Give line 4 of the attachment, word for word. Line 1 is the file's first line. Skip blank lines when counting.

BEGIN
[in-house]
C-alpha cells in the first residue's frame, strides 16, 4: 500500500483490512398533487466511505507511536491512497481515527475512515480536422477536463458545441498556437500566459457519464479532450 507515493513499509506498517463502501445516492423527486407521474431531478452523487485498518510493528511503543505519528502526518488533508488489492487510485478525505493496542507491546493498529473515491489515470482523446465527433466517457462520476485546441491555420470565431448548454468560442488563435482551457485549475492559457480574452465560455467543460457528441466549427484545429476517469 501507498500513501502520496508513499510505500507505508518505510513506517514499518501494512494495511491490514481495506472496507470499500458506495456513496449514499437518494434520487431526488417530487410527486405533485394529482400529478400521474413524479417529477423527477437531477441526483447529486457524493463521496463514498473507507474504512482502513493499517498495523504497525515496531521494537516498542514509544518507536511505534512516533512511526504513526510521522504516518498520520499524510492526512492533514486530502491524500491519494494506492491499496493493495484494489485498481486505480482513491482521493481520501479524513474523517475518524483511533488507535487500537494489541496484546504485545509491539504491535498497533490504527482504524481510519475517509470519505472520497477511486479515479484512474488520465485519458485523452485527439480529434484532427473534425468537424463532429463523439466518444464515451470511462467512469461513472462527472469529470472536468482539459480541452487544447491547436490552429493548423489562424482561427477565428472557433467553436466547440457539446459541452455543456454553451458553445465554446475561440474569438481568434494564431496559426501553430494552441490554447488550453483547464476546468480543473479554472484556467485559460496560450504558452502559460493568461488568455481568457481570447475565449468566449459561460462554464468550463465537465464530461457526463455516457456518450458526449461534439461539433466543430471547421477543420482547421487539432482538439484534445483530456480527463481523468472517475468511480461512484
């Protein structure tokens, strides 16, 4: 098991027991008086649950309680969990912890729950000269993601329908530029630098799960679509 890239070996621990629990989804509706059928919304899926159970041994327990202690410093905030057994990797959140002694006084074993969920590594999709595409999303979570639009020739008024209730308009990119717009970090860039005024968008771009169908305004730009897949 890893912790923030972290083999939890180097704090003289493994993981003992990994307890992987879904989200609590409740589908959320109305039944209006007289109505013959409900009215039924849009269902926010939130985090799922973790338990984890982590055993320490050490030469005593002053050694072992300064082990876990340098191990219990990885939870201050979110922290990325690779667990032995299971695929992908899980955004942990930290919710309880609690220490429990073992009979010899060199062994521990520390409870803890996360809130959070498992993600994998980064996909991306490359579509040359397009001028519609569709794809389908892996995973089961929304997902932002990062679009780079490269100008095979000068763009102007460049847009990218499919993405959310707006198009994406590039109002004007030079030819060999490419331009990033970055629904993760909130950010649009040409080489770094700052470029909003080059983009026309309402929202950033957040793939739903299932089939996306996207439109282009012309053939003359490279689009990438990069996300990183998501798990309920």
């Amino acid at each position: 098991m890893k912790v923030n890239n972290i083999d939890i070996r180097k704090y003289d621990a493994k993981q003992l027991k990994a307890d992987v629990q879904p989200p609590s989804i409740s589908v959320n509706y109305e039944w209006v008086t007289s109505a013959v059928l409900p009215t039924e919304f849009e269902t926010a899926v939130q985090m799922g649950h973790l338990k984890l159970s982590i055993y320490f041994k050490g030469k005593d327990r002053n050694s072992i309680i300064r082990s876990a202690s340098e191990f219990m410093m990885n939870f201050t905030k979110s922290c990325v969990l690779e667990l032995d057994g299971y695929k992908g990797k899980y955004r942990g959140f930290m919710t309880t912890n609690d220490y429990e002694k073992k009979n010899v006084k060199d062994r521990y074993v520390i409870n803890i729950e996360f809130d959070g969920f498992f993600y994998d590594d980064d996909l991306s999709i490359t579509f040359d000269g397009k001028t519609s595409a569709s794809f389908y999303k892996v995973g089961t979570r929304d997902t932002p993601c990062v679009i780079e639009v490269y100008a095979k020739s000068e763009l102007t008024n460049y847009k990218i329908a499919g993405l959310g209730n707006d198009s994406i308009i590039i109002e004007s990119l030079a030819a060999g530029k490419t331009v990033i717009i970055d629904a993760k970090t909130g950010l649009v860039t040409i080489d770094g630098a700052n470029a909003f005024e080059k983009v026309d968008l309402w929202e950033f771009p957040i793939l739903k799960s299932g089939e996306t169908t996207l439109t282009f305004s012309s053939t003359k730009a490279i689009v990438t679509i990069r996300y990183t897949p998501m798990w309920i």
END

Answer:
């Amino acid at each position: 098991m890893k912790v923030n890239n972290i083999d939890i070996r180097k704090y003289d621990a493994k993981q003992l027991k990994a307890d992987v629990q879904p989200p609590s989804i409740s589908v959320n509706y109305e039944w209006v008086t007289s109505a013959v059928l409900p009215t039924e919304f849009e269902t926010a899926v939130q985090m799922g649950h973790l338990k984890l159970s982590i055993y320490f041994k050490g030469k005593d327990r002053n050694s072992i309680i300064r082990s876990a202690s340098e191990f219990m410093m990885n939870f201050t905030k979110s922290c990325v969990l690779e667990l032995d057994g299971y695929k992908g990797k899980y955004r942990g959140f930290m919710t309880t912890n609690d220490y429990e002694k073992k009979n010899v006084k060199d062994r521990y074993v520390i409870n803890i729950e996360f809130d959070g969920f498992f993600y994998d590594d980064d996909l991306s999709i490359t579509f040359d000269g397009k001028t519609s595409a569709s794809f389908y999303k892996v995973g089961t979570r929304d997902t932002p993601c990062v679009i780079e639009v490269y100008a095979k020739s000068e763009l102007t008024n460049y847009k990218i329908a499919g993405l959310g209730n707006d198009s994406i308009i590039i109002e004007s990119l030079a030819a060999g530029k490419t331009v990033i717009i970055d629904a993760k970090t909130g950010l649009v860039t040409i080489d770094g630098a700052n470029a909003f005024e080059k983009v026309d968008l309402w929202e950033f771009p957040i793939l739903k799960s299932g089939e996306t169908t996207l439109t282009f305004s012309s053939t003359k730009a490279i689009v990438t679509i990069r996300y990183t897949p998501m798990w309920i």